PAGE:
Paul's voice and accent sounded just like Maurice Chevalier's and Giselle just had to be herself to one of the most elegant woman I had ever seen before. I could barely understand a
word they said but it didn't matter. If your only experience of them was what we had seen in Paris then you would have thought their farmhouse was just for show. Then they went to work. While entertaining us and pouring for us the most amazing Pinot Noir they went about cooking our afternoon meal. Paul (the businessman I had seen just two days earlier dressed in an impeccable business suit disappeared to the hen house to kill and prepare a chicken while Giselle (who clearly was no stranger to Hermes) put on her big sun hat and garden gloves, headed to the vegetable garden to harvest the rest of our lunch. Then in front of our very eyes the duo crafted the most amazing, fresh lunch without ever once checking a recipe or measuring an ingredient. Whatever it was they were making for us, it was as if they had done it so many times that it was second nature to them.
Giselle went about setting the table (while all sorts of things were cooking in the kitchen) with all sorts of amazing farm house type plates, napkins and cut flowers. I don't remember what it was she made but when I saw this tart that Dorie chose for us to cook for this weeks French Friday's with Dorie it conjured up my images of this lunch. It symbolizes so much of what I remember about casual French cooking - Giselle style. Simple ingredients, great taste, and a casual elegance once presented at the table. If I could ever commit a recipe to memory (I just can never seem to) it would be this one. I would then make it for friends in front of their very eyes while sipping wine, laughing, and setting the table and saying wonderful things in French.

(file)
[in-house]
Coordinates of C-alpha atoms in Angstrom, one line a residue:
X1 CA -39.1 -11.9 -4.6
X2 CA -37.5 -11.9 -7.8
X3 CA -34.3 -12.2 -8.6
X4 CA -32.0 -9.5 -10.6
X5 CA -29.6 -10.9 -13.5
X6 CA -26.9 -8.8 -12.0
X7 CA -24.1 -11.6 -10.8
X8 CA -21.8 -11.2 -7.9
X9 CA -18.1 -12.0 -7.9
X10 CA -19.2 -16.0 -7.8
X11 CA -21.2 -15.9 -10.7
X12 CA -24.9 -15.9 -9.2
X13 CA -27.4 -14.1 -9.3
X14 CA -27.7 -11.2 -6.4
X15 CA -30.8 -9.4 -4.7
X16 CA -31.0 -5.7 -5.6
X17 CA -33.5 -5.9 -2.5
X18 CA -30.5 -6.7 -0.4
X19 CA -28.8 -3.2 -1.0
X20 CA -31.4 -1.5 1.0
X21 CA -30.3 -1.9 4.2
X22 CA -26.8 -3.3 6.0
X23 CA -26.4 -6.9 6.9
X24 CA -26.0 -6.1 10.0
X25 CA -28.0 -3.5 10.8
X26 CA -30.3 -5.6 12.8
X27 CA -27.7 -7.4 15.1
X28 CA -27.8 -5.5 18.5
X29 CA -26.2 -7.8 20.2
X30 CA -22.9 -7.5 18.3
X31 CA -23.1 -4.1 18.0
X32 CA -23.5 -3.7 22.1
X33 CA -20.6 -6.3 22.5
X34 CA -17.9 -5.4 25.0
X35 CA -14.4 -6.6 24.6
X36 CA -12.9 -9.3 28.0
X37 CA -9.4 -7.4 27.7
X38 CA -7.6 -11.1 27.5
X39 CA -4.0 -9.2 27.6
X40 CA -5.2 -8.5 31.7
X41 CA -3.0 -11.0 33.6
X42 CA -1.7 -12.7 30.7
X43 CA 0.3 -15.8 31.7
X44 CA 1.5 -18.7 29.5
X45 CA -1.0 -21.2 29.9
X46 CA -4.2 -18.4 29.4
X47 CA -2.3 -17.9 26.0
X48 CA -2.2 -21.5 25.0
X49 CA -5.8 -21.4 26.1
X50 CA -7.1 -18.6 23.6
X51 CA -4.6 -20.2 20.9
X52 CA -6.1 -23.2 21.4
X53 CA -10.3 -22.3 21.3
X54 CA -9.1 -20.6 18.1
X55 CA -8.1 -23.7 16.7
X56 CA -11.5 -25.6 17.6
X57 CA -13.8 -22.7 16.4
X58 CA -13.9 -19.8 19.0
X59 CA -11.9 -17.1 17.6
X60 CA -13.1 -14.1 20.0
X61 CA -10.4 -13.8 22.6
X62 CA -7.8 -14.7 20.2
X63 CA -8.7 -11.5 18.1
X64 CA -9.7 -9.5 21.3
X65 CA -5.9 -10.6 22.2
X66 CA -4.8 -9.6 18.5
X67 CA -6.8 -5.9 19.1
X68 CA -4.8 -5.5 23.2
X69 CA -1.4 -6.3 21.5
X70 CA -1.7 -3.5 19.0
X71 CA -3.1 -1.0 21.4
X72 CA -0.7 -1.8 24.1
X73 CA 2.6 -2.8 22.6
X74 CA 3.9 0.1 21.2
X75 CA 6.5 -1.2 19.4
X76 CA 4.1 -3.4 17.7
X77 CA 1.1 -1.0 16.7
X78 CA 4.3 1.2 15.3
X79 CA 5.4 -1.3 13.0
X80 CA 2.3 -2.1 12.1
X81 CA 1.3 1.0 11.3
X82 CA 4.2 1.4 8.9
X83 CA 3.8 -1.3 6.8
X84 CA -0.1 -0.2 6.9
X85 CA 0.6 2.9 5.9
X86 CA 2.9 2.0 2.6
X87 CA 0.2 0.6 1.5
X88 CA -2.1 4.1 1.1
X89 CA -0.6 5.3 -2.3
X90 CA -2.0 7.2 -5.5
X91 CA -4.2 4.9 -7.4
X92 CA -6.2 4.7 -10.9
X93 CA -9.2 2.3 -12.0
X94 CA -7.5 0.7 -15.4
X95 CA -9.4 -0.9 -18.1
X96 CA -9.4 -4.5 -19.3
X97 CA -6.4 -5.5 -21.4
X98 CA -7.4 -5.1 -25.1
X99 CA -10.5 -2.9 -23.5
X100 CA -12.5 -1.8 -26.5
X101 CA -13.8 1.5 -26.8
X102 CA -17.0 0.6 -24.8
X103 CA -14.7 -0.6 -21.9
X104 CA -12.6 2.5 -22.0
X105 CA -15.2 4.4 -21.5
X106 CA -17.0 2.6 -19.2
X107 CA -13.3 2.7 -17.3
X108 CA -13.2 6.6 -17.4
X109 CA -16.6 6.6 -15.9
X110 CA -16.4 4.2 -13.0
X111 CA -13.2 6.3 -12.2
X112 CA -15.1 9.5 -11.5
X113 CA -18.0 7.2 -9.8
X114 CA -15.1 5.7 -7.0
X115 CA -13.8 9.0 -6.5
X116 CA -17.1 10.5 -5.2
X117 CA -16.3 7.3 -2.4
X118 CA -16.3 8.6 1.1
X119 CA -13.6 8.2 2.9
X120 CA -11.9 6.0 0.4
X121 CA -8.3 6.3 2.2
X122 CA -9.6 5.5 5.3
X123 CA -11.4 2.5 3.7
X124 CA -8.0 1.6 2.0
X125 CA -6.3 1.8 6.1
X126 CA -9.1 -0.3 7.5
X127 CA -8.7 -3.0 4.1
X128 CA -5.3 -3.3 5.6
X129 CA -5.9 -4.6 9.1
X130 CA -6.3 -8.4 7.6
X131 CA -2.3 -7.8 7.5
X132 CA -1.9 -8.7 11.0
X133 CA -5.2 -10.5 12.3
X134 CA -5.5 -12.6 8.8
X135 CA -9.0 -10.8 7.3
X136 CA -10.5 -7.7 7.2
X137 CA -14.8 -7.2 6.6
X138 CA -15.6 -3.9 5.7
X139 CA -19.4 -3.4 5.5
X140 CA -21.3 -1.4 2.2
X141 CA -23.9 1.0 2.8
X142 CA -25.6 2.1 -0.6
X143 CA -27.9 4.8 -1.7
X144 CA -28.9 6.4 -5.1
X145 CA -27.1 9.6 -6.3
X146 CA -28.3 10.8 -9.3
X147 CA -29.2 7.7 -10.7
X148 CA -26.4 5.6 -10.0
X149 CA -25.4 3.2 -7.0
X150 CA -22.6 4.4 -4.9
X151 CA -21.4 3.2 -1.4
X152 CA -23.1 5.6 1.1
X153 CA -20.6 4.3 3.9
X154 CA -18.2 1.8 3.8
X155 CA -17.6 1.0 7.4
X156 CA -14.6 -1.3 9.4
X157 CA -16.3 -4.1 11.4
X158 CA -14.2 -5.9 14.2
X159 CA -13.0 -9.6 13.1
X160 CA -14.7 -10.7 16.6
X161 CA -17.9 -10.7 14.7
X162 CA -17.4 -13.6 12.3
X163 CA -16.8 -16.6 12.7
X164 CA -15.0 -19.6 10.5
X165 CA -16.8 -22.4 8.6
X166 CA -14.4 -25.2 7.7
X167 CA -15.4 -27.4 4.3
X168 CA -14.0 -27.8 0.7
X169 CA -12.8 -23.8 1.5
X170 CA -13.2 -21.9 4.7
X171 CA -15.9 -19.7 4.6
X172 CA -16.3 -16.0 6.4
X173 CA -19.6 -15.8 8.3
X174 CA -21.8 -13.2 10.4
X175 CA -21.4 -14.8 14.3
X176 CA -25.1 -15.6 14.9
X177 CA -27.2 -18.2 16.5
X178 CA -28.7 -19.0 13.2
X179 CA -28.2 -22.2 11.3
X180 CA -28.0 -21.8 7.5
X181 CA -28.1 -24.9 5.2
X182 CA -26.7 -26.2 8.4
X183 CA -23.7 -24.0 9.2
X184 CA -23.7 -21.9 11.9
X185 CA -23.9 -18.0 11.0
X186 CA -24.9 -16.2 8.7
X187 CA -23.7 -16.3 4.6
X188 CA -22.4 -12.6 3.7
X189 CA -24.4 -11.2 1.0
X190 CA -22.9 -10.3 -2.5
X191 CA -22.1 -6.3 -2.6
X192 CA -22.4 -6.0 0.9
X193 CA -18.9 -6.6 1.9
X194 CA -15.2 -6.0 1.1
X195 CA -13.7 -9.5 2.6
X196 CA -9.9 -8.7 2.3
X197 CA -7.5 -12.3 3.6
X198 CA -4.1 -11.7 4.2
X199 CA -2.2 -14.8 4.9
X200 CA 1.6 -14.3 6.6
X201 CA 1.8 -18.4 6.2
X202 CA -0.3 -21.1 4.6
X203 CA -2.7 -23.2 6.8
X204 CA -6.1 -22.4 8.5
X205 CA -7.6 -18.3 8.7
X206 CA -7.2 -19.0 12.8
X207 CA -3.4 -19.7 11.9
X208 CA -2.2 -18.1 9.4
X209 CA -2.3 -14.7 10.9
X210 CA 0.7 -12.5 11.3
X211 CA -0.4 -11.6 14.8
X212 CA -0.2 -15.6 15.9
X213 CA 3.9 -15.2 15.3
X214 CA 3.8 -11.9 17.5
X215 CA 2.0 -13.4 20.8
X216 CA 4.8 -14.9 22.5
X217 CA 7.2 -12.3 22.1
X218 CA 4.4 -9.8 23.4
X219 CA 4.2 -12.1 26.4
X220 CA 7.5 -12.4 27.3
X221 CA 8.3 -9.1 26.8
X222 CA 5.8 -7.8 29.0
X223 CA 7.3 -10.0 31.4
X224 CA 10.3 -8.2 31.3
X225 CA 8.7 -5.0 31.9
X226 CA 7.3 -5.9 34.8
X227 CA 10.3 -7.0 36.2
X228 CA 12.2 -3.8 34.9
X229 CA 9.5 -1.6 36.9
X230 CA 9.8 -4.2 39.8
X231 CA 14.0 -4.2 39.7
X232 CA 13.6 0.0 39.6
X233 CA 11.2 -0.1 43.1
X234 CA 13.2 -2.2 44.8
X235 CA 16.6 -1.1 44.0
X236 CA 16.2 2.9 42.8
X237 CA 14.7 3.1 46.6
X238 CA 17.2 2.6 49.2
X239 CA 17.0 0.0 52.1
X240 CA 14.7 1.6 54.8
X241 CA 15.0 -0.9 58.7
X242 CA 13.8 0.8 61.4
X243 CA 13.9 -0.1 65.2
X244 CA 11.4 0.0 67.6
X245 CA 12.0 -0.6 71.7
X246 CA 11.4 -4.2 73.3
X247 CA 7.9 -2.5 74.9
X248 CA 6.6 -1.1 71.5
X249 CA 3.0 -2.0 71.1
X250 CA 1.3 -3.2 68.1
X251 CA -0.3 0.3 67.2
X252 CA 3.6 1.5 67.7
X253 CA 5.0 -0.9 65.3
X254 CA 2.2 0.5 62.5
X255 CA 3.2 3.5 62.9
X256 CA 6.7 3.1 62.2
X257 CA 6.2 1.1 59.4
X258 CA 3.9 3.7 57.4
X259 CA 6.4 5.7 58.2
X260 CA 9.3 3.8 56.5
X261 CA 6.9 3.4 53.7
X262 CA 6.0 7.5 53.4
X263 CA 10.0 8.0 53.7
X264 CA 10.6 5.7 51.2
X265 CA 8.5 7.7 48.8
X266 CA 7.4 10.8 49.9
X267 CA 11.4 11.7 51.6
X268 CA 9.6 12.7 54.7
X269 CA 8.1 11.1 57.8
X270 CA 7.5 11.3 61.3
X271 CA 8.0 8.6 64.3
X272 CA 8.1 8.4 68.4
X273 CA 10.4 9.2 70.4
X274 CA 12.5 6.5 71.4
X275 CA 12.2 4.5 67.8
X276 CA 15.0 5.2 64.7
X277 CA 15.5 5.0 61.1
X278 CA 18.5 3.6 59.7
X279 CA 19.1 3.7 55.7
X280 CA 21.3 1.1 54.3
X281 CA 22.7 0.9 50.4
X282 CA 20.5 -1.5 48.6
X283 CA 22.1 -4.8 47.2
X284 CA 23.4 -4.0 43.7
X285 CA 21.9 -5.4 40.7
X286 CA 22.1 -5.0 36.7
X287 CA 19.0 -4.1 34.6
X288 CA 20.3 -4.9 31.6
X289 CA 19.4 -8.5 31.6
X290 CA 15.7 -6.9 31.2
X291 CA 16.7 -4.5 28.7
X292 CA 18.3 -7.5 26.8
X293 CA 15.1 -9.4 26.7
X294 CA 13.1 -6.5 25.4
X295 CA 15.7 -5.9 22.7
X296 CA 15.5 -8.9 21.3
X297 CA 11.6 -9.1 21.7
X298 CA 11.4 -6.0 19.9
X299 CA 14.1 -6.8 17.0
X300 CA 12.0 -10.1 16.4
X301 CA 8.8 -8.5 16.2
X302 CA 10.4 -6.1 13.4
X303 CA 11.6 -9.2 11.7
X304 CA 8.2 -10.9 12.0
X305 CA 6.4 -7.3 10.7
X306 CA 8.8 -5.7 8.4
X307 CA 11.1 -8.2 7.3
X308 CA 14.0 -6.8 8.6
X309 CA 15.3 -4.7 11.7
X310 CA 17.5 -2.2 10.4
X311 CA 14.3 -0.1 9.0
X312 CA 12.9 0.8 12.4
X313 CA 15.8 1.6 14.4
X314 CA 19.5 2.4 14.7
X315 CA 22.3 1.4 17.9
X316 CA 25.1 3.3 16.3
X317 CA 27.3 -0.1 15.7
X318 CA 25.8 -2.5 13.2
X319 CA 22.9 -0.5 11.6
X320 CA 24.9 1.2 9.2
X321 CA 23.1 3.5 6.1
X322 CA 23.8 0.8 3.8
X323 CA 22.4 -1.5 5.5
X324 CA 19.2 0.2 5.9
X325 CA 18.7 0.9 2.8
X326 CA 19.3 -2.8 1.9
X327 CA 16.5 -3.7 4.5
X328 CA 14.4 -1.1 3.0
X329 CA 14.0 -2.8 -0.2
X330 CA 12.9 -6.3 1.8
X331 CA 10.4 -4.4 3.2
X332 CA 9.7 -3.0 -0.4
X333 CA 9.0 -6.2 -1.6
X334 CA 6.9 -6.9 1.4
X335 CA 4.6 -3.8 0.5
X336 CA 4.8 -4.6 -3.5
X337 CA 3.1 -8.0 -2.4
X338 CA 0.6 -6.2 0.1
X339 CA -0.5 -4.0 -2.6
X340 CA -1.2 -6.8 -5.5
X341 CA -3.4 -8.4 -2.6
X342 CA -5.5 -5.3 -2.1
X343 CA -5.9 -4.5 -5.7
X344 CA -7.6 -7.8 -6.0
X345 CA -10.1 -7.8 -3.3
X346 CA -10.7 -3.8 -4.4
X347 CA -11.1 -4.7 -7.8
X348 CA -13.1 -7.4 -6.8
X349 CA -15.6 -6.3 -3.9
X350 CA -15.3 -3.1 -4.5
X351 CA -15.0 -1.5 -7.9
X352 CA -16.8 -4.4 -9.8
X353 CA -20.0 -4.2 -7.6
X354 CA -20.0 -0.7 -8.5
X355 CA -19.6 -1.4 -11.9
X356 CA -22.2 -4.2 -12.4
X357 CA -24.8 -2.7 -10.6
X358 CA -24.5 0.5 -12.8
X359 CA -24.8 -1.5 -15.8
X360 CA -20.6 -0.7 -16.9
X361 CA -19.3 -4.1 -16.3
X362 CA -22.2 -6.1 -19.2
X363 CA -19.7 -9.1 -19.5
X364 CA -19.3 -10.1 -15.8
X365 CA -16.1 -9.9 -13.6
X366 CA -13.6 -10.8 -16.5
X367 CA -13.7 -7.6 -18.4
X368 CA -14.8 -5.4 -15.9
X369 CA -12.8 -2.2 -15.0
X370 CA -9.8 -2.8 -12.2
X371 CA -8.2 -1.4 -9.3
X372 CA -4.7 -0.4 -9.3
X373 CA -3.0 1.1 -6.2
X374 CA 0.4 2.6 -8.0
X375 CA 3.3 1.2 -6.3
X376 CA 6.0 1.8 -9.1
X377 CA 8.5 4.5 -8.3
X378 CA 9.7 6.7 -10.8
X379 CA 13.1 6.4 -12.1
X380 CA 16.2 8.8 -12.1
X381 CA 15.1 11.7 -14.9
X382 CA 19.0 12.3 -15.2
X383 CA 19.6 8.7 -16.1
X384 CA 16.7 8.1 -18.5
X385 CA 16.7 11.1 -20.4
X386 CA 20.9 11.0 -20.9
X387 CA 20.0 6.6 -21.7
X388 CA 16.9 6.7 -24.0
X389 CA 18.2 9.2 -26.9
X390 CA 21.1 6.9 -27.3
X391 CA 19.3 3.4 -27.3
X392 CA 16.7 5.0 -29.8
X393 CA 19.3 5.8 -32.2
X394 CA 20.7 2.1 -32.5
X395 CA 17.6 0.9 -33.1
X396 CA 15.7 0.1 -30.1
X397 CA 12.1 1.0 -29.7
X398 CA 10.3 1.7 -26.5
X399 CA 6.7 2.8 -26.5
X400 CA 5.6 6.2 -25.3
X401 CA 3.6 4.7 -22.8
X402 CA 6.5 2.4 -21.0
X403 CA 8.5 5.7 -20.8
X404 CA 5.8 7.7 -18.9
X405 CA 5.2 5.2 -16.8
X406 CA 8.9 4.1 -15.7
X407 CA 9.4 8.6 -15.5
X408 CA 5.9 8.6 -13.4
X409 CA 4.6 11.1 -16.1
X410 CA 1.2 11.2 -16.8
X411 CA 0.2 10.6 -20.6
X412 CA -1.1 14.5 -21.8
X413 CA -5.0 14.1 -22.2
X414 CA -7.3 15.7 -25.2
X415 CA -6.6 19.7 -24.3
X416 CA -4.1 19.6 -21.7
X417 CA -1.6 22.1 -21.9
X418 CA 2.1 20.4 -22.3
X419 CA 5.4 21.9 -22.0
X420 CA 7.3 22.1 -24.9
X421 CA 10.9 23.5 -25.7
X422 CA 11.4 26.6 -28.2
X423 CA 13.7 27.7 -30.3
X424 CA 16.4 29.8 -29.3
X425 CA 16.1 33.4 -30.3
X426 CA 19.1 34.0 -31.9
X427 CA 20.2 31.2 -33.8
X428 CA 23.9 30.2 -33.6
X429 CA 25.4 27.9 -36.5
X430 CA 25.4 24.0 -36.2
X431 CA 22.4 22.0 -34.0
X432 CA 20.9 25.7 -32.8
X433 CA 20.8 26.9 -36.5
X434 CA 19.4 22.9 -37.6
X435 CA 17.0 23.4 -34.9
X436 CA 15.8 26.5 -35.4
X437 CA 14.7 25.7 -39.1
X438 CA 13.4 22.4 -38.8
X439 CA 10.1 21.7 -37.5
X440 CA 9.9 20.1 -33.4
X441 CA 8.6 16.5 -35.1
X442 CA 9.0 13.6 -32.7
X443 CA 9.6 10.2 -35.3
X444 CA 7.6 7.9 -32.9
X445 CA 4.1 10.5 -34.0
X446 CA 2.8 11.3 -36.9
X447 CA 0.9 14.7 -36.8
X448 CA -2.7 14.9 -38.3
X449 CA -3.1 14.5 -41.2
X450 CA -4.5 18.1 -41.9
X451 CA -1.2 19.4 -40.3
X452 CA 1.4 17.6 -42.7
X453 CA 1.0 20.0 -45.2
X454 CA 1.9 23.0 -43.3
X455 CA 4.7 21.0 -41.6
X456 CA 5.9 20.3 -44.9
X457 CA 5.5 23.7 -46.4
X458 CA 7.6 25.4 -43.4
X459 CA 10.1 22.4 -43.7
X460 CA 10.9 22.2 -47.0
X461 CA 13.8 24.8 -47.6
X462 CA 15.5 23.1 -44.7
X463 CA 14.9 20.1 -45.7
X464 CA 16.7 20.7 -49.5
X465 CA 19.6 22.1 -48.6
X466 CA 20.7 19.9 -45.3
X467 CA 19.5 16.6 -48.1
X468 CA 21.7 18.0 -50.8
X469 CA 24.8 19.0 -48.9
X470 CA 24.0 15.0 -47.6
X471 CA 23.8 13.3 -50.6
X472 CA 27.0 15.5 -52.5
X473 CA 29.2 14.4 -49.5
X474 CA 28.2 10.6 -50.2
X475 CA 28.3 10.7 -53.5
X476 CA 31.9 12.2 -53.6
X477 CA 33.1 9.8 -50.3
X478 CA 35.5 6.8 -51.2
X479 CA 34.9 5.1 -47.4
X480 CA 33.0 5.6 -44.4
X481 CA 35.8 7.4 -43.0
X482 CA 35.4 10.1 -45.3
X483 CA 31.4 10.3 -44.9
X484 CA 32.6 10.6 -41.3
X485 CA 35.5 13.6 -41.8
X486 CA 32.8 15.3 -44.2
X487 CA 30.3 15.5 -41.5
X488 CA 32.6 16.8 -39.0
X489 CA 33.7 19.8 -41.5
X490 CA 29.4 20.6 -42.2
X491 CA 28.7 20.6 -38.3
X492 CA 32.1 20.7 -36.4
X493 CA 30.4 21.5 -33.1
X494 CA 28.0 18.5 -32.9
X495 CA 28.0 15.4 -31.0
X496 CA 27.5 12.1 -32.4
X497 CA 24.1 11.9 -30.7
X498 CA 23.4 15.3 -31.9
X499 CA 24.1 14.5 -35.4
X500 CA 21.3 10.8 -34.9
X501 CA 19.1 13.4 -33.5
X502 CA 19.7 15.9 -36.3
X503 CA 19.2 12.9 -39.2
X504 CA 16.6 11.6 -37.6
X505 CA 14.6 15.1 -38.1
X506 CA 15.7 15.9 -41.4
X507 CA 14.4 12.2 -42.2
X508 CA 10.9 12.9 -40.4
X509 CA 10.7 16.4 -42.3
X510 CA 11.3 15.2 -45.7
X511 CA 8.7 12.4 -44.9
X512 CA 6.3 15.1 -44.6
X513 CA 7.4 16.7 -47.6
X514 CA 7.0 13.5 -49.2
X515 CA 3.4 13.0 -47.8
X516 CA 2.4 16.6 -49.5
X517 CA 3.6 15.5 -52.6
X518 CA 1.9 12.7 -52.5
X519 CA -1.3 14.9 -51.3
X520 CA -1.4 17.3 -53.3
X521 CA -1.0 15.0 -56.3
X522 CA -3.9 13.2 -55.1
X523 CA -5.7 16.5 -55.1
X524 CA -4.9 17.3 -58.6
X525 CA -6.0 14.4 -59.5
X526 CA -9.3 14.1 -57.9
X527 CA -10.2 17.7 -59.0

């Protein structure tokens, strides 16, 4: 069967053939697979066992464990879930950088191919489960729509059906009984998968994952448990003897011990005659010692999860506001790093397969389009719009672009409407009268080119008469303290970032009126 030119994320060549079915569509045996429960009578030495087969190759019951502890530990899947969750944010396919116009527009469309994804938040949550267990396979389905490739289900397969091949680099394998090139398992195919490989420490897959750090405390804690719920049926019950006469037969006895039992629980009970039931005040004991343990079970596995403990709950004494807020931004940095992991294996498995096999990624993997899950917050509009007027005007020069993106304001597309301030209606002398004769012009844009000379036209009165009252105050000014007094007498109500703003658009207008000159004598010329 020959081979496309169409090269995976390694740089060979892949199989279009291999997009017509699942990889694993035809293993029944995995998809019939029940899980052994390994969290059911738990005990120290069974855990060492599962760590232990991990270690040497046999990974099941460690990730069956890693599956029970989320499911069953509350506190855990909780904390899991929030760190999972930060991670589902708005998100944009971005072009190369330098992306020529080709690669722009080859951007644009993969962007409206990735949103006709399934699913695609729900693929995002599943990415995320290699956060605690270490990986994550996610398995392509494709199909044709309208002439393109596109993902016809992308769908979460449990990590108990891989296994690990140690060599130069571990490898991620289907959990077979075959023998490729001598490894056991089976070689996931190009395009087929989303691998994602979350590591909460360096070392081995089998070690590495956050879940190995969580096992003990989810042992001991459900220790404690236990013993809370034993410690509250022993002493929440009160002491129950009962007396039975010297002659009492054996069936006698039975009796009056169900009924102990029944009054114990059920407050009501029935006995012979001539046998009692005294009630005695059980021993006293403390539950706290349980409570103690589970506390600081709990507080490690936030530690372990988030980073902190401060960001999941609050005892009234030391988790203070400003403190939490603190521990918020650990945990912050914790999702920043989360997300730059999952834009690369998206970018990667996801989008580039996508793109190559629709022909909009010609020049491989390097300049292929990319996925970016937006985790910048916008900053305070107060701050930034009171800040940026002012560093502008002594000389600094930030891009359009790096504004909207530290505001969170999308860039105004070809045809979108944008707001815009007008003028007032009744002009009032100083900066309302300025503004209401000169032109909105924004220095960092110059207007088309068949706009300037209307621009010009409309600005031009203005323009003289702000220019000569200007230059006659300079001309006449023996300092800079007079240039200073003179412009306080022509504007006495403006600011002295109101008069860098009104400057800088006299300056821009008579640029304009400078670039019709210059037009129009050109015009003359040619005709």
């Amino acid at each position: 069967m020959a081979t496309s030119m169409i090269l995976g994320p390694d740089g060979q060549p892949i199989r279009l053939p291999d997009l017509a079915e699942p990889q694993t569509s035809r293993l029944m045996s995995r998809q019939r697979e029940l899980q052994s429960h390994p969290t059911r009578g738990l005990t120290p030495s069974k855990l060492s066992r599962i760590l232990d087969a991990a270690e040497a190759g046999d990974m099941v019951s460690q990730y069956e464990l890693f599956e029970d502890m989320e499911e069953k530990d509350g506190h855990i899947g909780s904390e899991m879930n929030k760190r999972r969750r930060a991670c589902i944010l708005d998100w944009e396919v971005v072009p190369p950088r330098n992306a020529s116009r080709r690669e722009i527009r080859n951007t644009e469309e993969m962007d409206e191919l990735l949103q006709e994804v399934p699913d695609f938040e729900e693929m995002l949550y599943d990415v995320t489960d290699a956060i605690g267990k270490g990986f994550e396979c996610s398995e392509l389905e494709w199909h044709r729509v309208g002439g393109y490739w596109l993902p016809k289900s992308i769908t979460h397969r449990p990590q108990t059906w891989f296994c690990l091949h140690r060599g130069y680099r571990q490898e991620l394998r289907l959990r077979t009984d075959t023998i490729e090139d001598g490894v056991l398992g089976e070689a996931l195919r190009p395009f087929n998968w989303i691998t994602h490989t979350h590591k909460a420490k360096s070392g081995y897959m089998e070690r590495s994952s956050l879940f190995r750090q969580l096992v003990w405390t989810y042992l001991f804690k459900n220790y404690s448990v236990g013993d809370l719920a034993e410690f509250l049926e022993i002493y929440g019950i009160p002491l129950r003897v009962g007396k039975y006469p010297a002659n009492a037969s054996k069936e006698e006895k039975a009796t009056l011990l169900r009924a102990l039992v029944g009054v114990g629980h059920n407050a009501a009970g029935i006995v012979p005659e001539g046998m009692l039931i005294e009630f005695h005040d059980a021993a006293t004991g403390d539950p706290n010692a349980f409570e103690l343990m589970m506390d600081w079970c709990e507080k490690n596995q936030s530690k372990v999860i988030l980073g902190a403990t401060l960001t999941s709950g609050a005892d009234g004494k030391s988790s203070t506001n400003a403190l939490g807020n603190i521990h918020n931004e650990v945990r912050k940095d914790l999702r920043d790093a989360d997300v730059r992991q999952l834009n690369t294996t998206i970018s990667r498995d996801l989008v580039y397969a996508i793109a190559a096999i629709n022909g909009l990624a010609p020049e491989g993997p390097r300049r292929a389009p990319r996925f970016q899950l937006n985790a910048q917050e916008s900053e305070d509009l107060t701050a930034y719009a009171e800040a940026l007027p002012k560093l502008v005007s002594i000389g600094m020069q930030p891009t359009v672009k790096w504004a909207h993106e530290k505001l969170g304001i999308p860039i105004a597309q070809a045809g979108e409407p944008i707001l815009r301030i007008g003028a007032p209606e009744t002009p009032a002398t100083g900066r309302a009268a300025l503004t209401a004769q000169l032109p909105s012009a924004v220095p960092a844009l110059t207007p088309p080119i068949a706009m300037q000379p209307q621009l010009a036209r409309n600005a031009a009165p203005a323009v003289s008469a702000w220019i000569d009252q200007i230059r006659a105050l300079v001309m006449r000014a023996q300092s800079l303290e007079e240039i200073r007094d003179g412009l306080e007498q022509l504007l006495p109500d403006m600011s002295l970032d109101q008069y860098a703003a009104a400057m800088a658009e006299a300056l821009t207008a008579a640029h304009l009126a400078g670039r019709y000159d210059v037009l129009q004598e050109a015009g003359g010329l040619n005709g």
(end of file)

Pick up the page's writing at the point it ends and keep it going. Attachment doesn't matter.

adapted from Dorie Greenspan's "Around My French Table"
- 3 carrots, trimmed and peeled
- 3 thin leeks, white and light green parts. Cut lengthwise in half and washed
- 2 rosemary sprigs
- 3 large eggs
- 6 T creme fraiche or heavy cream.
- 2 T Dijon style mustard
- 2 T grainy style mustard
- Kosher salt to taste
- 1 9 1/2 tart shell from your preferred recipe.
Center a rack in the oven and preheat the oven to 425 degrees F. Line a bakingsheet with a
silicone baking mat or parchment paper.
The carrots and leeks need to be cut into slender batons or sticks so cut the carrots lengthwise in half, then place the halves cut side down on the cutting board and cut crosswise in half or cut into chunks about 3 inches long. Your carrots will tell you how they want to be cut! but they end up close to 1/8- to ¼-inch-thick matchsticks. Cut the leek sin the same way.
Pour in enough water into your steaming basket to come almost up to the steamer, cover, and
bring to a boil. Drop the carrots, leeks, and 1 rosemary sprig into the basket, cover, and steam until the vegetables are tender enough to be pierced easily with the tip of a knife, 10 to 15 minutes. Drain the vegetables and pat them dry; discard the rosemary sprig.
In a medium bowl, whisk the eggs together with the crème fraîche or heavycream. Add the mustard, season with salt and white pepper. Taste and see if you want to add a little more of one or the other mustards but be careful to not make things too salty!
Put the tart pan on the lined baking sheet and pour the filling into the crust.Arrange the vegetables over the filling — they can go in any which way but Gerard and Giselle would both prefer they were arranged attractively! Spokes coming out from the center of the tar
t would be nice! Top with the remaining rosemary sprig and give the vegetables a sprinkling of salt and a couple of turns of the peppermill.
Bake the tart for about 30 minutes, or until it is uniformly puffed and lightly browned here and there and a knife inserted into the center of the custard comes out clean. Transfer the tart to a cooling rack and let it rest for 5 minutes before removing the sides of the pan. Serve hot, warm, or at room temperature (or lightly chilled).
Put away this recipe, pour a glass of wine and pretend you did it all from memory.
( Note: In July 2011 this post was awarded "1st Place" at the 2011 Orange County Fair in the "Personal Food Blog Post" category in the Culinary Arts division. Yeah, I didn't know you could enter a blog post in a county fair but apparently you can. )